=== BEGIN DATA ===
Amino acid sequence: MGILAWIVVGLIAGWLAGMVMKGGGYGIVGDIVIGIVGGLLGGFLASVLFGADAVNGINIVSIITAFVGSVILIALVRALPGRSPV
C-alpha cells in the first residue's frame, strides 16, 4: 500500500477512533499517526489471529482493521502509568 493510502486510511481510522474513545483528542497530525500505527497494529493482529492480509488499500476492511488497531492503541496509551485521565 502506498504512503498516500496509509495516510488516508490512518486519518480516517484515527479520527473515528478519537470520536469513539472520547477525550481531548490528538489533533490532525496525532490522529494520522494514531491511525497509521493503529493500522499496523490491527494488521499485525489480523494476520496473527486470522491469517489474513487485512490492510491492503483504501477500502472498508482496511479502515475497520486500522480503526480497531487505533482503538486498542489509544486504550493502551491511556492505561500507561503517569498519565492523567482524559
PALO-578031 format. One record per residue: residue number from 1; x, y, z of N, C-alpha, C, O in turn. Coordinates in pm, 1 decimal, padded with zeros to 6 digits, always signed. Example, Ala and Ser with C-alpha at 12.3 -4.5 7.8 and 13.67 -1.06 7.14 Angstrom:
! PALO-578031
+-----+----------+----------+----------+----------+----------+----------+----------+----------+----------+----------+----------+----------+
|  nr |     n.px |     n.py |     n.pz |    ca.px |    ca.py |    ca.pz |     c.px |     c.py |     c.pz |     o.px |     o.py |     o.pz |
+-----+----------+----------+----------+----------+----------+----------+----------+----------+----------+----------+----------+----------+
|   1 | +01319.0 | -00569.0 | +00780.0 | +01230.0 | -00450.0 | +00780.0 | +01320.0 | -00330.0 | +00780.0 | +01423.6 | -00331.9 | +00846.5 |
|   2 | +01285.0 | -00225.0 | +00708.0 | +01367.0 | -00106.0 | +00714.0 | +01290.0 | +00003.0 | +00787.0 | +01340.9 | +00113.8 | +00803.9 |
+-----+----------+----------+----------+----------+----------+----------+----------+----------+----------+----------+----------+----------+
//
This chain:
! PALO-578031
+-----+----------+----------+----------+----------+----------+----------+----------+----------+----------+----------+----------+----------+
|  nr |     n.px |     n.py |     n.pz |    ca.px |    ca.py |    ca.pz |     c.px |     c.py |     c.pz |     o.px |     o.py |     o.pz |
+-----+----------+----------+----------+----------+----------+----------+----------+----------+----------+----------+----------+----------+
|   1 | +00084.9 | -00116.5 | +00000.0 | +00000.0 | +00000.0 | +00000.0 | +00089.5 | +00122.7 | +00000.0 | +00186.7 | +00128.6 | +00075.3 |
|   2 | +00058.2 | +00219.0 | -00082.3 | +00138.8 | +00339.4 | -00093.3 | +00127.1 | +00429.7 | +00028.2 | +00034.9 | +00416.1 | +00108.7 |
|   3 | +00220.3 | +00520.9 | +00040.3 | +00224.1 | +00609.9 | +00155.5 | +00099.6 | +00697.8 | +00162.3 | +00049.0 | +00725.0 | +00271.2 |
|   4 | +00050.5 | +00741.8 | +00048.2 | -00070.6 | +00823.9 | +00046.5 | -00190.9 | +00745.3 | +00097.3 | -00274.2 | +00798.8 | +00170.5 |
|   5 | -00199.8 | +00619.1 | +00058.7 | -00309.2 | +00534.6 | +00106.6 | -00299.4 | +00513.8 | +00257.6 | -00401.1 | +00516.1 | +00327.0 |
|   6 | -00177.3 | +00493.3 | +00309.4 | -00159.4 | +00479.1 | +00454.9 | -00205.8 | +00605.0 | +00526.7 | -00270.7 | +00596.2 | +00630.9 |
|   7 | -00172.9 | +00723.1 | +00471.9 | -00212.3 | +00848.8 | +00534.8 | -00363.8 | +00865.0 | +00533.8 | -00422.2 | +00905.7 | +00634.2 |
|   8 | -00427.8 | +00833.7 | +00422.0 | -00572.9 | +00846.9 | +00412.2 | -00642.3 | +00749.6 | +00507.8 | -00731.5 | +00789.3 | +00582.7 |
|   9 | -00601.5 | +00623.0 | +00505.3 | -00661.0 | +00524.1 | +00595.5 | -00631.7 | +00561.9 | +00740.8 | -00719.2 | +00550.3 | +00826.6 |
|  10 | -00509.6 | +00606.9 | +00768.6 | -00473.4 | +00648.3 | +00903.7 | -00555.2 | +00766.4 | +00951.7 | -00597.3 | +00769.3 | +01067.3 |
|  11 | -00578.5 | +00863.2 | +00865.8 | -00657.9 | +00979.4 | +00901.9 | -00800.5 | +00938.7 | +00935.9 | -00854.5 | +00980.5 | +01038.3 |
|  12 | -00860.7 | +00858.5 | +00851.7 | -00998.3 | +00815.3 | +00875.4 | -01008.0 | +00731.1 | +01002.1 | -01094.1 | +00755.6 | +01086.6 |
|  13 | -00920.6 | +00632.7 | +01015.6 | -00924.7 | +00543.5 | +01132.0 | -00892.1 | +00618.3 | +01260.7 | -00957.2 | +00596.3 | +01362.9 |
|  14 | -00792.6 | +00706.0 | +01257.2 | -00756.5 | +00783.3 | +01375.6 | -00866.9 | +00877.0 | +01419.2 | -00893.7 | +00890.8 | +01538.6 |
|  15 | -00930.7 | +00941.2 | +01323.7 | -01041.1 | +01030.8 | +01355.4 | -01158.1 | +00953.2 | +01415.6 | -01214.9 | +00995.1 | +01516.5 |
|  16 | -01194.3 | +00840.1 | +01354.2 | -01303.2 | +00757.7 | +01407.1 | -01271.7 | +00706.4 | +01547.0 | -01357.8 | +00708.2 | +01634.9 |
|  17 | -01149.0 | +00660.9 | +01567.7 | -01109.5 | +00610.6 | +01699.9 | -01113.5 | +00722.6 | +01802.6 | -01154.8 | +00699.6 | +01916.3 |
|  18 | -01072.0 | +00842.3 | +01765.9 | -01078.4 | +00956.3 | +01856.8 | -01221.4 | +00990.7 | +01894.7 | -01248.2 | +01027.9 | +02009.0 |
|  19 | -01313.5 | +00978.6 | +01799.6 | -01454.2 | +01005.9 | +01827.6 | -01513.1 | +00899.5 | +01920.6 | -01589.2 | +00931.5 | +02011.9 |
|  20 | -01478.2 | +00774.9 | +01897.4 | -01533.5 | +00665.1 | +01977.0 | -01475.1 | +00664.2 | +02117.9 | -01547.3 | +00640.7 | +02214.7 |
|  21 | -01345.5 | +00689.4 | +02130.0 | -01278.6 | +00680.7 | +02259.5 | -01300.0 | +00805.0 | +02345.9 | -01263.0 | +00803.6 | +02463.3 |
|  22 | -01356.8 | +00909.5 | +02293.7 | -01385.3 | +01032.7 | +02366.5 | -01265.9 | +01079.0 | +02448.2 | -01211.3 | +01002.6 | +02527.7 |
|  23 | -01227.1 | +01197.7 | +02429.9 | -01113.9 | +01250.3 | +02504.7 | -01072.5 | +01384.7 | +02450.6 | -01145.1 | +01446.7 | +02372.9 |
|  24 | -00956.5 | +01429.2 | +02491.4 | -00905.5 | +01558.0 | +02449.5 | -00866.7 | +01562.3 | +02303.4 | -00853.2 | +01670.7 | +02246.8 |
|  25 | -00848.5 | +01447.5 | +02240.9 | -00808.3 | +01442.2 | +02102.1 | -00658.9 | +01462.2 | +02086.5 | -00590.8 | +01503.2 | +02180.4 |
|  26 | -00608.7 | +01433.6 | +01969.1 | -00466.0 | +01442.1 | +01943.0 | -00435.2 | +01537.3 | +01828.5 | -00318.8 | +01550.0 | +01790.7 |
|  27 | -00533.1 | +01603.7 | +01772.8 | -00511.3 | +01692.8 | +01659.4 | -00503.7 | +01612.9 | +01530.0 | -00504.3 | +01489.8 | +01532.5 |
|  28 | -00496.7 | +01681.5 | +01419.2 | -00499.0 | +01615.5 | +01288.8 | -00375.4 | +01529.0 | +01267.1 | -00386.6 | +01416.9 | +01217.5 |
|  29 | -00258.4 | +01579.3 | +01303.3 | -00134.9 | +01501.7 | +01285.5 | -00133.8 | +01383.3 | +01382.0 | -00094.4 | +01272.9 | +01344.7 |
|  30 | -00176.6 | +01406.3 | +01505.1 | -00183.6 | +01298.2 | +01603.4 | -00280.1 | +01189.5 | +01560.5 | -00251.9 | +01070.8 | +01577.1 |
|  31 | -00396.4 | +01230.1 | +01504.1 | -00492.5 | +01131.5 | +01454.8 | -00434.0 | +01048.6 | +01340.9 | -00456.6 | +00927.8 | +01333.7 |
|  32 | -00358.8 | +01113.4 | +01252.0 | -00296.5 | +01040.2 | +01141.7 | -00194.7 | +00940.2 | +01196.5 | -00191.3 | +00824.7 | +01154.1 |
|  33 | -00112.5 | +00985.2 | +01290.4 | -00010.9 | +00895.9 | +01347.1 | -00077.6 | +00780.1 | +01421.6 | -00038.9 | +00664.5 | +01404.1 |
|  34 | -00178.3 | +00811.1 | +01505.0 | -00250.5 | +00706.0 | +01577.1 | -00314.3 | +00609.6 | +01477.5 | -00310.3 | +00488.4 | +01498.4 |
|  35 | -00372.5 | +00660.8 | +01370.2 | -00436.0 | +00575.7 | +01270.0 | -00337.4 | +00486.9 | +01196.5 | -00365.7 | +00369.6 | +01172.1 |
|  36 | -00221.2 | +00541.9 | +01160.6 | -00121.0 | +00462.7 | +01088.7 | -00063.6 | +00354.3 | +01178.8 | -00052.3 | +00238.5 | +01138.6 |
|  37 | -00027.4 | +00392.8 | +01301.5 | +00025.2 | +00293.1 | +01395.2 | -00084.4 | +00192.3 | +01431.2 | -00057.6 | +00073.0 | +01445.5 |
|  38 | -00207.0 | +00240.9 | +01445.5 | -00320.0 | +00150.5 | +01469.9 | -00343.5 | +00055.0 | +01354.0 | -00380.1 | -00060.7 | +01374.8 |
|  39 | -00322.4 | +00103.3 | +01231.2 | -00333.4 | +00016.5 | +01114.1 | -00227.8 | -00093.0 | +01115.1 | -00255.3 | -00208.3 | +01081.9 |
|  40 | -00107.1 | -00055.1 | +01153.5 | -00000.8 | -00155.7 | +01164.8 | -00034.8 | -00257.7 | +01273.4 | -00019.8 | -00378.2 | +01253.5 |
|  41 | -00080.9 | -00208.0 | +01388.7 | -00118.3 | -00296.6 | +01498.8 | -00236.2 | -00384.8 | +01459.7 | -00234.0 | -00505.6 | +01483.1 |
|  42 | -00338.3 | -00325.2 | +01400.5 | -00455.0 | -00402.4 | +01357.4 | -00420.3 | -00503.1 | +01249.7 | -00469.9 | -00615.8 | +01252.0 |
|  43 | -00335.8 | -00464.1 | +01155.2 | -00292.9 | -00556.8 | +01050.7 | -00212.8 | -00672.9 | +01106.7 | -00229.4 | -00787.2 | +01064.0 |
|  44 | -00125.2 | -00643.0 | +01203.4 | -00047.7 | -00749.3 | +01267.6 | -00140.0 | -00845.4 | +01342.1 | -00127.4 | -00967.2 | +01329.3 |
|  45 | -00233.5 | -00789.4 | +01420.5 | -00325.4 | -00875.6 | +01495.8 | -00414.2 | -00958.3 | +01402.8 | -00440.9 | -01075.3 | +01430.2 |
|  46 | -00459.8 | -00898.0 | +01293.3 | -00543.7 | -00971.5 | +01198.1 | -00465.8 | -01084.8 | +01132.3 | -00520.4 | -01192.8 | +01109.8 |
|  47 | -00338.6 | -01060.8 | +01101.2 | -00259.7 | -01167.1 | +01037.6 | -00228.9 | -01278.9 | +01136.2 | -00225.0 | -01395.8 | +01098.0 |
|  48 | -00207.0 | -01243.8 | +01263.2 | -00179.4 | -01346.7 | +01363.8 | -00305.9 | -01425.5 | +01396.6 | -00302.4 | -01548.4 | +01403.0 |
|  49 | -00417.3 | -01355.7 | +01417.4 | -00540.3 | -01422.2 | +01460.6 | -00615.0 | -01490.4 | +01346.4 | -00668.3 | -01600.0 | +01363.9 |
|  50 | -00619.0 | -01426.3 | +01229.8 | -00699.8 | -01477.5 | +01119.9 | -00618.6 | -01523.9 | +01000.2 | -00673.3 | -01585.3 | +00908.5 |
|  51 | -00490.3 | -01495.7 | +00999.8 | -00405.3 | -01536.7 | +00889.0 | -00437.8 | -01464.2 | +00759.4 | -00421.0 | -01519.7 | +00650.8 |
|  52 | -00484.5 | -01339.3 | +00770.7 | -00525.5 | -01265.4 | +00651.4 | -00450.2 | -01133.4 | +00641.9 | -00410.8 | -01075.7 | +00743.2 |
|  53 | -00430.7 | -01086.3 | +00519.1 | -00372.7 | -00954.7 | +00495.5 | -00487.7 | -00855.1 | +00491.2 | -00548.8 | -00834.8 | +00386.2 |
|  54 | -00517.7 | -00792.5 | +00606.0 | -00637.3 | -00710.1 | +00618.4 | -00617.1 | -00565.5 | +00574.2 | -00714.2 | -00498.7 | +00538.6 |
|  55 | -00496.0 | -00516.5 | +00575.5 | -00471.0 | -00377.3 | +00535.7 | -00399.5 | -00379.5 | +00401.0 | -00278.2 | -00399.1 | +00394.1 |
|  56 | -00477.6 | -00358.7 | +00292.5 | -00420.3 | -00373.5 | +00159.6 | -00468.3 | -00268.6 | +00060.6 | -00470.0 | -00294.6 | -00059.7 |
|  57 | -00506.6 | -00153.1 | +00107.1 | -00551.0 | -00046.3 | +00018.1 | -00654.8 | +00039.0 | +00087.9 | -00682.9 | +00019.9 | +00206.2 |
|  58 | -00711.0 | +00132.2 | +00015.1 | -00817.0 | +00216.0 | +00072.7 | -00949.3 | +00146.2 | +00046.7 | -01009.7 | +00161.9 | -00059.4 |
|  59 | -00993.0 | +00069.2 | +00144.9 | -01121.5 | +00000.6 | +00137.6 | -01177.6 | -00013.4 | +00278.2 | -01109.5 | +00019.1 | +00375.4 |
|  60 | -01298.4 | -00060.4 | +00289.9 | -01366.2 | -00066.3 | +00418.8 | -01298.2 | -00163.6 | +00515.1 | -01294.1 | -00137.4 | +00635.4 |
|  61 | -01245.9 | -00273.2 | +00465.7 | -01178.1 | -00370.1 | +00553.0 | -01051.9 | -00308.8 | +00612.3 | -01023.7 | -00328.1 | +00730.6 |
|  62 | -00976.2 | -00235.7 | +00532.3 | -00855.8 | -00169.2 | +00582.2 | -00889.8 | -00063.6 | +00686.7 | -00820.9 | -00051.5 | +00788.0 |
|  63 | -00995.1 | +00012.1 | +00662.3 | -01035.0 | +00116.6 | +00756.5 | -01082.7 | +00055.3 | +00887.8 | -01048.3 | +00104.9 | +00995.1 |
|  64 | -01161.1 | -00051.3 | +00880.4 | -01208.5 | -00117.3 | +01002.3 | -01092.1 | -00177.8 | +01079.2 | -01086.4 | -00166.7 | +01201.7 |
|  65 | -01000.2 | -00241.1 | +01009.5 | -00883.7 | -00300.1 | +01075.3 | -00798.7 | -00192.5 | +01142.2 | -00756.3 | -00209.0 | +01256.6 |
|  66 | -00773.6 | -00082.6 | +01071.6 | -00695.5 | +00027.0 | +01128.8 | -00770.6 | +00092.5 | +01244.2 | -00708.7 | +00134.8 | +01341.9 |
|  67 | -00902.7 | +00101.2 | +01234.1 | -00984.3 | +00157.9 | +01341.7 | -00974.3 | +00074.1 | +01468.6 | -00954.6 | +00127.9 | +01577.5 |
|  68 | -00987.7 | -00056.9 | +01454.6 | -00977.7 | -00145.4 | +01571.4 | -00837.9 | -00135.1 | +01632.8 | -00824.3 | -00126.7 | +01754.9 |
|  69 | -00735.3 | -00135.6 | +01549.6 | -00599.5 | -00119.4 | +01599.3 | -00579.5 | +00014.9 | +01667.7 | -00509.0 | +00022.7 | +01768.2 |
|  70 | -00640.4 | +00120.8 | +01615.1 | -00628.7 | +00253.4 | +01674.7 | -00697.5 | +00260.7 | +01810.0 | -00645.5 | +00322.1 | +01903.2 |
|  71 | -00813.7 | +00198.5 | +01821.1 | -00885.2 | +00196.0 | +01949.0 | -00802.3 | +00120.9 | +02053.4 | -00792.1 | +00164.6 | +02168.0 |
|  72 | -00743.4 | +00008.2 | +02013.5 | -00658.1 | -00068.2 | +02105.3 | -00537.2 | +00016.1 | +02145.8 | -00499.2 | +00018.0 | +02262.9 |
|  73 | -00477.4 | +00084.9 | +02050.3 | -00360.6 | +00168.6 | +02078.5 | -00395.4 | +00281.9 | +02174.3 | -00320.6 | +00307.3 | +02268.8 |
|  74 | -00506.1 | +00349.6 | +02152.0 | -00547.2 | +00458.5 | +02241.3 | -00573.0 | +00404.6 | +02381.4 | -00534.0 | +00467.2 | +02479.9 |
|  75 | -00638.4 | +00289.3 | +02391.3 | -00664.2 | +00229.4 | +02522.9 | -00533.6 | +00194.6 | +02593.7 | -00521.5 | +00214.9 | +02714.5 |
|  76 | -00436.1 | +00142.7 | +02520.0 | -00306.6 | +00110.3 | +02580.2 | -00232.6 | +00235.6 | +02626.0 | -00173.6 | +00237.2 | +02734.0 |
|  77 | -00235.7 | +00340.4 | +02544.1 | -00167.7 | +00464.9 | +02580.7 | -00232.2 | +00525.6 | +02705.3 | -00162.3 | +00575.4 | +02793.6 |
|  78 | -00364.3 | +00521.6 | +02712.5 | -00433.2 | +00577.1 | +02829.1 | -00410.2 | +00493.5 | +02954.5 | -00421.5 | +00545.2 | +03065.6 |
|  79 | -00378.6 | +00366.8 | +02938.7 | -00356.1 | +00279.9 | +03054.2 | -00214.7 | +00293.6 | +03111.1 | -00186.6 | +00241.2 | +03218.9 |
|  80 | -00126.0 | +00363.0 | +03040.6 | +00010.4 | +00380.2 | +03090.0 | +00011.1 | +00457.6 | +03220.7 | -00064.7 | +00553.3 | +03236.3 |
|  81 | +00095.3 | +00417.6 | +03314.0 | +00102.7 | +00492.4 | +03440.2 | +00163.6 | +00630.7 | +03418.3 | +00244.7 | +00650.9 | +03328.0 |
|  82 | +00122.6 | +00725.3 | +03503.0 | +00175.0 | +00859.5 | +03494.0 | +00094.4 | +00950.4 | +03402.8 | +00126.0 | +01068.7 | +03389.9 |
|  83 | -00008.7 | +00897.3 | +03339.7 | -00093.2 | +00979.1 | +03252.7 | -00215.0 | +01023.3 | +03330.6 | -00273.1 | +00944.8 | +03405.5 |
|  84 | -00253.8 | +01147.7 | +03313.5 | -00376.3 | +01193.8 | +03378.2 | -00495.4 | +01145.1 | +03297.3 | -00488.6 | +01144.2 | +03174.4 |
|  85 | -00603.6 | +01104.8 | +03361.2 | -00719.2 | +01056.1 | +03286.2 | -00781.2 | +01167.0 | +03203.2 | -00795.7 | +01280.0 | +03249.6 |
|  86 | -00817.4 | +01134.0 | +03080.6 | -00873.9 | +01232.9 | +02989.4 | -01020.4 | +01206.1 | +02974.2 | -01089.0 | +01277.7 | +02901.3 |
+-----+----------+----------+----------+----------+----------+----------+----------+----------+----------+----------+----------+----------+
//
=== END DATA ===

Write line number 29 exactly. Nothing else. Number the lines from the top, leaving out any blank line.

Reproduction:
|  13 | -00920.6 | +00632.7 | +01015.6 | -00924.7 | +00543.5 | +01132.0 | -00892.1 | +00618.3 | +01260.7 | -00957.2 | +00596.3 | +01362.9 |